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Chretien reflects on 30th anniversary of election win, says House has become 'dull as hell'

It's been 30 years since Liberal Jean Chretien was elected prime minister, and while a lot has changed over the decades, there are parallels in the challenges the Canadian government is facing today, to those Chretien tackled.

In this English-language exclusive interview with CTV News' Vassy Kapelos marking the anniversary of his election, Chretien discusses why he thinks debate in the House of Commons has become "dull as hell." 

The former prime minister also dives into how he'd "confront" the current Quebec tuition debacle, and reflects on how he navigated taking a stance on a past Middle East conflict, amid domestic divisions.

This transcript has been edited for length and clarity.


Vassy Kapelos: I appreciate you making the time, on this 30th anniversary. Right to the day that you were elected. I was thinking, you know, thinking back 30 years ago. When you think back on that day, what is the memory that stands out the most to you?

Jean Chretien: "It's quite a day when you become prime minister of a country like Canada. And so it was a great moment of happiness and joy. But I knew what I was facing. I knew that it was not to be a holiday, that the work was to start right away.

"In fact, the first phone call I had in the morning was with Bill Clinton, who was the president of the United States. I remember because I said to my grandchildren, come with grandpapa in the bedroom, I will talk with the President of United States… But after congratulation, he moved right into problems. Because you know, NAFTA was not signed yet."

Prime Minister elect Jean Chretien raises his wife Aline's arm as they thank supporters after he won the federal election, in Shawinigan, Quebec. (CP PHOTO) 1993 (Stf-Ryan Remiorz)

Kapelos: So you did that just in the first phone call, on the first day?

Chretien: "I did not make the final decision, but I called a meeting right away for the same afternoon. And I was not even the prime minister, officially."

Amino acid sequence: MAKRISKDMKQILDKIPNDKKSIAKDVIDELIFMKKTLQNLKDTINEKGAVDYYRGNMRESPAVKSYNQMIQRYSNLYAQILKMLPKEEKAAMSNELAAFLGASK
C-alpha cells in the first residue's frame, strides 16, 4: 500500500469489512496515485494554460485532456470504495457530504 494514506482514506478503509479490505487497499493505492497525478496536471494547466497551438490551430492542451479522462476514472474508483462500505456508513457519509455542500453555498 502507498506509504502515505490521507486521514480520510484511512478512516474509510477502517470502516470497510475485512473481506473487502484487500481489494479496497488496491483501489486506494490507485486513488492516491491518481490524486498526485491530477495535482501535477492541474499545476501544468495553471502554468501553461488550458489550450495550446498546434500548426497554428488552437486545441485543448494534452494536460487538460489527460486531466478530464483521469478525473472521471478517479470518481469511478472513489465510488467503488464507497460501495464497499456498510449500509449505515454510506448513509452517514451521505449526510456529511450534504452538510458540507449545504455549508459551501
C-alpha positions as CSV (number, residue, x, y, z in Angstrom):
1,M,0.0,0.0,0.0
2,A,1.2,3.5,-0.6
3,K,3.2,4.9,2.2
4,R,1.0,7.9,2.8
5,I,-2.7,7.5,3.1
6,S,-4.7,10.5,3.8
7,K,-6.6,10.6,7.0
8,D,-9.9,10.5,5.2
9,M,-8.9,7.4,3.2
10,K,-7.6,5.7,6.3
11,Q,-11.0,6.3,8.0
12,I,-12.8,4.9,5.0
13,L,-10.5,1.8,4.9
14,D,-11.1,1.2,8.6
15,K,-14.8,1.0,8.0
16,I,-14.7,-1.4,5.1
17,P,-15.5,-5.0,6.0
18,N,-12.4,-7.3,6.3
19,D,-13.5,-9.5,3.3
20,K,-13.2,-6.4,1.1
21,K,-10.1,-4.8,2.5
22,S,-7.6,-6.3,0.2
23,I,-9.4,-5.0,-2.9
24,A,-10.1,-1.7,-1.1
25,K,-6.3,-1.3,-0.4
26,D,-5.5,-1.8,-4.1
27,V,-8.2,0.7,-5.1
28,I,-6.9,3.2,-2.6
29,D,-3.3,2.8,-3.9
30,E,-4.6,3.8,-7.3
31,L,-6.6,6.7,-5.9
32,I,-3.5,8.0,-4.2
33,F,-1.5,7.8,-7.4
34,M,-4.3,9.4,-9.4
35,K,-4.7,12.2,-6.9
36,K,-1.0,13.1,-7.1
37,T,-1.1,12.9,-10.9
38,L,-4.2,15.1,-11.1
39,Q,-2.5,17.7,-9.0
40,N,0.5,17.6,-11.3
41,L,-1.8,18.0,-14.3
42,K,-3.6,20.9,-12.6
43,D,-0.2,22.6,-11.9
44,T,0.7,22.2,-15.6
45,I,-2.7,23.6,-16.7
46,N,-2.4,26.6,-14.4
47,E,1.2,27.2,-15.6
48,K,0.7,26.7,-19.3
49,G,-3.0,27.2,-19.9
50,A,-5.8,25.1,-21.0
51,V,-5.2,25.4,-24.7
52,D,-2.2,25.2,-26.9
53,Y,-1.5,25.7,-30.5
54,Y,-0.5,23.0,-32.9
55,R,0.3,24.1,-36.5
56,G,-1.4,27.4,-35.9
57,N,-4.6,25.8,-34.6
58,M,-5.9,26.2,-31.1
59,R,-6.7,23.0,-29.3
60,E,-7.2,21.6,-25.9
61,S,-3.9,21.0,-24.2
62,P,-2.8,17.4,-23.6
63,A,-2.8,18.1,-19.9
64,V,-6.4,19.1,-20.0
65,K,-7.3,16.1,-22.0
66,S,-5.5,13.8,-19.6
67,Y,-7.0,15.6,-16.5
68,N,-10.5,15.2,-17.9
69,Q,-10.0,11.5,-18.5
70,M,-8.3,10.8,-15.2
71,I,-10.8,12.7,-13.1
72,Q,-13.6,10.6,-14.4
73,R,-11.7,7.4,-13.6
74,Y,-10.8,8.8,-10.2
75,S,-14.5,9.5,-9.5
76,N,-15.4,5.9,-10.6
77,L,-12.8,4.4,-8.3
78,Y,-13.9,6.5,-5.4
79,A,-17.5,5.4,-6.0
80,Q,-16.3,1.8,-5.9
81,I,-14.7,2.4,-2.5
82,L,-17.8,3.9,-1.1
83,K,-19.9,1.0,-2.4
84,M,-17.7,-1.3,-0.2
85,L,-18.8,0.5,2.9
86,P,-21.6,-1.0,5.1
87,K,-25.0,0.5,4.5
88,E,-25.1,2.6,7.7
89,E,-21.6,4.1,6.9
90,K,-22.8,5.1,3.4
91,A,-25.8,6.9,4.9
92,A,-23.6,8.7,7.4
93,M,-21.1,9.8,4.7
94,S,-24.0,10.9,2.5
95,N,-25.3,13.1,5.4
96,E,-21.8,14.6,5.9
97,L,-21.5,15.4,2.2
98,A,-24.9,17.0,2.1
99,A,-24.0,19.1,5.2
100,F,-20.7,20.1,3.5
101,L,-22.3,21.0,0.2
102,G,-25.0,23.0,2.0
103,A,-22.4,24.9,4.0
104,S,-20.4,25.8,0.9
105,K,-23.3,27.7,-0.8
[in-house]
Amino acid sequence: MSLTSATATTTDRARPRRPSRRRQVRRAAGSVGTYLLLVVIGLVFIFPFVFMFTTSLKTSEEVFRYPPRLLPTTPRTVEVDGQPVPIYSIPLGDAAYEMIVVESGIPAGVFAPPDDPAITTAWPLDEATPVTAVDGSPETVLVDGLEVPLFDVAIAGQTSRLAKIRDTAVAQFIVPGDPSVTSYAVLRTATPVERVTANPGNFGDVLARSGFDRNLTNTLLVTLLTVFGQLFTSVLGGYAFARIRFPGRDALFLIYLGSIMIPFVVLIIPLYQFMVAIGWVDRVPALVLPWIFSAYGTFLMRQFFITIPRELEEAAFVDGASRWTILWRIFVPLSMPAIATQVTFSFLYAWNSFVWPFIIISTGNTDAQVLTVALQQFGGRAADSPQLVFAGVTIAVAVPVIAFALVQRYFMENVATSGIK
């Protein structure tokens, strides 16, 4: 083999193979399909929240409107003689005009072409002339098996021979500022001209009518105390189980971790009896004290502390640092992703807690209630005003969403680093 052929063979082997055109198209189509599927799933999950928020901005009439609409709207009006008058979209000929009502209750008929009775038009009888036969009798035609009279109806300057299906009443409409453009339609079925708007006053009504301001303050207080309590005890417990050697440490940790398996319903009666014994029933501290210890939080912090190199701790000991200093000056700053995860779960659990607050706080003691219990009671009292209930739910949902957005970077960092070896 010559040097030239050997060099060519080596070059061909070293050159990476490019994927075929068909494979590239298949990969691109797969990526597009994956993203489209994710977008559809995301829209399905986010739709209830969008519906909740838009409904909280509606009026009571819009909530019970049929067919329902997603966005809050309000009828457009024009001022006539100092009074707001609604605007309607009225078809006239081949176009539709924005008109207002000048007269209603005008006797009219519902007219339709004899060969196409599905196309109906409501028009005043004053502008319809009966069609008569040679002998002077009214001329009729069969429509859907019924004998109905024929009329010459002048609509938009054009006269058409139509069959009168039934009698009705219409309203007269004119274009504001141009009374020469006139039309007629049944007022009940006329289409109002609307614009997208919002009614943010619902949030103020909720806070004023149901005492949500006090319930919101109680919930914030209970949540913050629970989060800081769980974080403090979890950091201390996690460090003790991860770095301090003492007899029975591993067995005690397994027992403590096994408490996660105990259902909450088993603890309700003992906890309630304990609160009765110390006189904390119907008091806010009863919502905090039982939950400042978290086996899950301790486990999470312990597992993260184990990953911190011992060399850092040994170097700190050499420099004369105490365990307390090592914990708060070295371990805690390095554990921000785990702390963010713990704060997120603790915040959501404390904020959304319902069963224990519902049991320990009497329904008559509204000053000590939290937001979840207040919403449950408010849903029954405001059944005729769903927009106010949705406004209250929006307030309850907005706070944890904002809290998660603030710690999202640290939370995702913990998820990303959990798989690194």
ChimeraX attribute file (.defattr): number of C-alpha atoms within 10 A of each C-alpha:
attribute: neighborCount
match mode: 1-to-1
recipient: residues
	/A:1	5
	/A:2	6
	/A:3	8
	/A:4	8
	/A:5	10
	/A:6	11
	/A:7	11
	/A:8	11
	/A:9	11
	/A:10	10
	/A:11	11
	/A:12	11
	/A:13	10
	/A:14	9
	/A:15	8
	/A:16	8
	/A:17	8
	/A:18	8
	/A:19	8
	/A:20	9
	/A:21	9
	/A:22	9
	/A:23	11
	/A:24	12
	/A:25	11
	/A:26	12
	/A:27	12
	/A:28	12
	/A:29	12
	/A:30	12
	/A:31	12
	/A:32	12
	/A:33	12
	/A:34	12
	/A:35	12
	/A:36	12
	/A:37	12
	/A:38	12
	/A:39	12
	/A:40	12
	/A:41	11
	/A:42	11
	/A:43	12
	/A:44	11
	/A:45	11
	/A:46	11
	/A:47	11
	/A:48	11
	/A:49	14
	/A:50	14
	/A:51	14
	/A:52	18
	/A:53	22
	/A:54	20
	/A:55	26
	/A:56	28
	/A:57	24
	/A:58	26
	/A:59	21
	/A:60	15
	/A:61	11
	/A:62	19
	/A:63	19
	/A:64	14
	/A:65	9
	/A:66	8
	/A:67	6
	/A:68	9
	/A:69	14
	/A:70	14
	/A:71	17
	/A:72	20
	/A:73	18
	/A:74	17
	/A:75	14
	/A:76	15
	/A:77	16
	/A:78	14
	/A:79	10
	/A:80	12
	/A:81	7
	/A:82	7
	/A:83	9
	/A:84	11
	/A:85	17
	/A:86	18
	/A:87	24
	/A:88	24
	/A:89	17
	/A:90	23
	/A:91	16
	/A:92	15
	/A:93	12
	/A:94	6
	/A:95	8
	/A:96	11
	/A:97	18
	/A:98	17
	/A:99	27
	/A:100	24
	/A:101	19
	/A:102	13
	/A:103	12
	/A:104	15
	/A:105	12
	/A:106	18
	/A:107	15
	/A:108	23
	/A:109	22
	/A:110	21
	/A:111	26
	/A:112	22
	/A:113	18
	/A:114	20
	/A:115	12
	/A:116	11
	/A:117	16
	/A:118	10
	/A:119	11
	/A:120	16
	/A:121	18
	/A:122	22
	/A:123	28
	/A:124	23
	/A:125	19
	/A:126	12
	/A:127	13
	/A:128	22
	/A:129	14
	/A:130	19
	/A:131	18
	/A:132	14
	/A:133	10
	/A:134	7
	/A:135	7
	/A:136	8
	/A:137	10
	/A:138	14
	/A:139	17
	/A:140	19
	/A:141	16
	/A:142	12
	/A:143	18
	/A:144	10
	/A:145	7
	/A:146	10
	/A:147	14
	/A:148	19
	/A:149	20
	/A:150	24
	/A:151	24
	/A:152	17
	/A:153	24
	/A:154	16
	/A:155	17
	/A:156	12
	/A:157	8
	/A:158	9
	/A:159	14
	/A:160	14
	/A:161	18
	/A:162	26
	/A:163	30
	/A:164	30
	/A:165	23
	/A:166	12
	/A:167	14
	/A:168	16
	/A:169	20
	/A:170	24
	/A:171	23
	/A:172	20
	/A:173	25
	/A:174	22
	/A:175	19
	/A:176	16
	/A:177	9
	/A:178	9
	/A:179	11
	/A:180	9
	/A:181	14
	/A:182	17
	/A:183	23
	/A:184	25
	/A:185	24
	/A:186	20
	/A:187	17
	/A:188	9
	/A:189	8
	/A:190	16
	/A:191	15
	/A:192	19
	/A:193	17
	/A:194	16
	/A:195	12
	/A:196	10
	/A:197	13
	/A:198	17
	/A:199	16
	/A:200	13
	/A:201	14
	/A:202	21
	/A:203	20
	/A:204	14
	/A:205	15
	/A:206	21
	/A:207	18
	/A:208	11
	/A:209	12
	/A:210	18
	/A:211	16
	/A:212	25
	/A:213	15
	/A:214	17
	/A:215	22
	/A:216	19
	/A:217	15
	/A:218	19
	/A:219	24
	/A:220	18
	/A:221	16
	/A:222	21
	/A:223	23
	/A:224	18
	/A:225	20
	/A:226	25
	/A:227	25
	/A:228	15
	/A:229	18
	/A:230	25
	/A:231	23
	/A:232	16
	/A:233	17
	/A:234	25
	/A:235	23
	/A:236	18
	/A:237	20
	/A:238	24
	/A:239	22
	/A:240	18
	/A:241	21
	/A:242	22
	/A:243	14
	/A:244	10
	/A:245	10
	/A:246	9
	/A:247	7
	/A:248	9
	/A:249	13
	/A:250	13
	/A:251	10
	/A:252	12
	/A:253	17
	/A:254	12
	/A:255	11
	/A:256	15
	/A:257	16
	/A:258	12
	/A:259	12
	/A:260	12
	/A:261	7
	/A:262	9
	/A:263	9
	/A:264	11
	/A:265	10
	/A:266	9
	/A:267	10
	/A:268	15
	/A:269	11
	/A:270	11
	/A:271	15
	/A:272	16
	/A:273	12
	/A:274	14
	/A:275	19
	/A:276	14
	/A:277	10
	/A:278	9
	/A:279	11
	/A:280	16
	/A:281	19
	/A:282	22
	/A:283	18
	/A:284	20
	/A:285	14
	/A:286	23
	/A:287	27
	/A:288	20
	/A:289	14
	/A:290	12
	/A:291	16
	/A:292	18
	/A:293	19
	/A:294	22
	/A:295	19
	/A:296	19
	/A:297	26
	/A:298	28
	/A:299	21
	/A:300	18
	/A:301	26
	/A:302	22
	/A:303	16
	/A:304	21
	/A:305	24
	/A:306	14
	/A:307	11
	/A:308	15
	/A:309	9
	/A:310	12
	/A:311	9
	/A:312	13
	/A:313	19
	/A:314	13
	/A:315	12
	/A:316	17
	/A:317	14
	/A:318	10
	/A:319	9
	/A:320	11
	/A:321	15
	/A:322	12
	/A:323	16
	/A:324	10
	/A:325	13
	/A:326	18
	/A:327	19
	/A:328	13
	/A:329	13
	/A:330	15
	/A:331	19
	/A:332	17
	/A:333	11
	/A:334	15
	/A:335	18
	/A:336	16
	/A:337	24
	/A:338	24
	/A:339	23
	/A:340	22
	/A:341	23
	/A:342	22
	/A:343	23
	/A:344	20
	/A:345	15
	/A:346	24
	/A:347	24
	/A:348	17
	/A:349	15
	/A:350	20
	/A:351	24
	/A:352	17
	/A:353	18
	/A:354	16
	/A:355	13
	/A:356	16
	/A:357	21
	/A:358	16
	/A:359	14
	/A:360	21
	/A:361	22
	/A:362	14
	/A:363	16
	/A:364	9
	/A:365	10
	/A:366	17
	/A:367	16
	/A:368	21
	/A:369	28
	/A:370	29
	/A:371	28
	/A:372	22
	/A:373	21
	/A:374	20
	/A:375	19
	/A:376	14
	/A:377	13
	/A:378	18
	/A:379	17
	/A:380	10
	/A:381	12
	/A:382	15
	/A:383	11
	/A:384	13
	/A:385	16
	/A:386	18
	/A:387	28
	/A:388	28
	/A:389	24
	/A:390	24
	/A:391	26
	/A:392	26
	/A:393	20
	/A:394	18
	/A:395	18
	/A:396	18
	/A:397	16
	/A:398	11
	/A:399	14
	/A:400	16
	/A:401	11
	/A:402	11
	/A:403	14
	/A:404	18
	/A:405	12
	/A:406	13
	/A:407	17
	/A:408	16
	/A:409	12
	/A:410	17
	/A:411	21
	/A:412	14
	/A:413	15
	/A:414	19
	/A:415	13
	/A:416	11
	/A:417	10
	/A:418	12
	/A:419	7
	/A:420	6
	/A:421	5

Kapelos: You said basically that you knew what you were getting into, you knew the set of challenges that faced you. I wonder though, was there anything initially that came as a surprise when you look back now and reflect on it?

Chretien: "Not really. You know of course the finances of the nation were in very bad shape, but I knew that. When people look at their problems today, just to give you an example, inflation was 11 per cent, unemployment was 11 per cent. We were spending 35 cents on every dollar of tax to pay the interest on the debt. It was what I had to face the first morning I was prime minister."

Kapelos: As you look at the economic situation now, does it remind you at all [of then?]

Chretien: "We're in much better shape than we were in '93. You know… the Financial Times declared that Canada was a candidate to become a third world nation. Some were saying that we were about to become a third world nation. That was the type of headlines I was confronted with.

"But I knew that because I had been, you know, on the Hill for years. When I became prime minister, I had been already 30 years on the Hill, 20 years almost as a minister or parliamentary secretary… I had three years of leader of the Opposition. So I knew very well what I was to be confronted with."


Liberal leader Jean Chretien gets some coputer tips during a visit to Lester B. Pearson high school in Calgary on Sept. 24, 1993. The Canadian Press/Ryan Remiorz

Kapelos: You make a good point, because you had already been in politics for a number of years. You were in politics for a number of years thereafter as prime minister, and I was curious to find out from you, I keep hearing from people how much politics has changed. How different the environment is. Do you feel that is true? Do you think that now compared to 30 years ago, is it completely different?